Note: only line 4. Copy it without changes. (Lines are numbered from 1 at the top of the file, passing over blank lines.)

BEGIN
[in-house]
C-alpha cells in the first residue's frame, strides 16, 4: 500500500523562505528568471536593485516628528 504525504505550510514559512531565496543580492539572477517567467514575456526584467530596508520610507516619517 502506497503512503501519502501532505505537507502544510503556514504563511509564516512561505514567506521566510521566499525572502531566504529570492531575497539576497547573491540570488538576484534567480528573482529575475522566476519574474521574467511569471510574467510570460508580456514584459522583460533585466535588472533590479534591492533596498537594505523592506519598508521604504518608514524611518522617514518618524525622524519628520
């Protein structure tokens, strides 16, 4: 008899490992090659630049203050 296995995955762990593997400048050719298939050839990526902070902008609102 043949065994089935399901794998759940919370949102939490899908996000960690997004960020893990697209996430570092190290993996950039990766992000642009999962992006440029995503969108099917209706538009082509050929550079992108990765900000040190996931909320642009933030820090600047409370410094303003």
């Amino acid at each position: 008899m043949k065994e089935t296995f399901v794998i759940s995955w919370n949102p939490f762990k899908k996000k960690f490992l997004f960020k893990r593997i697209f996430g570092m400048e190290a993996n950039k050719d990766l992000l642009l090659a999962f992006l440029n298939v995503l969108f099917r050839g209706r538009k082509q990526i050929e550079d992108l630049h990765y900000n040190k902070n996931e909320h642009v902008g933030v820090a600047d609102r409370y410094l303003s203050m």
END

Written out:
């Amino acid at each position: 008899m043949k065994e089935t296995f399901v794998i759940s995955w919370n949102p939490f762990k899908k996000k960690f490992l997004f960020k893990r593997i697209f996430g570092m400048e190290a993996n950039k050719d990766l992000l642009l090659a999962f992006l440029n298939v995503l969108f099917r050839g209706r538009k082509q990526i050929e550079d992108l630049h990765y900000n040190k902070n996931e909320h642009v902008g933030v820090a600047d609102r409370y410094l303003s203050m």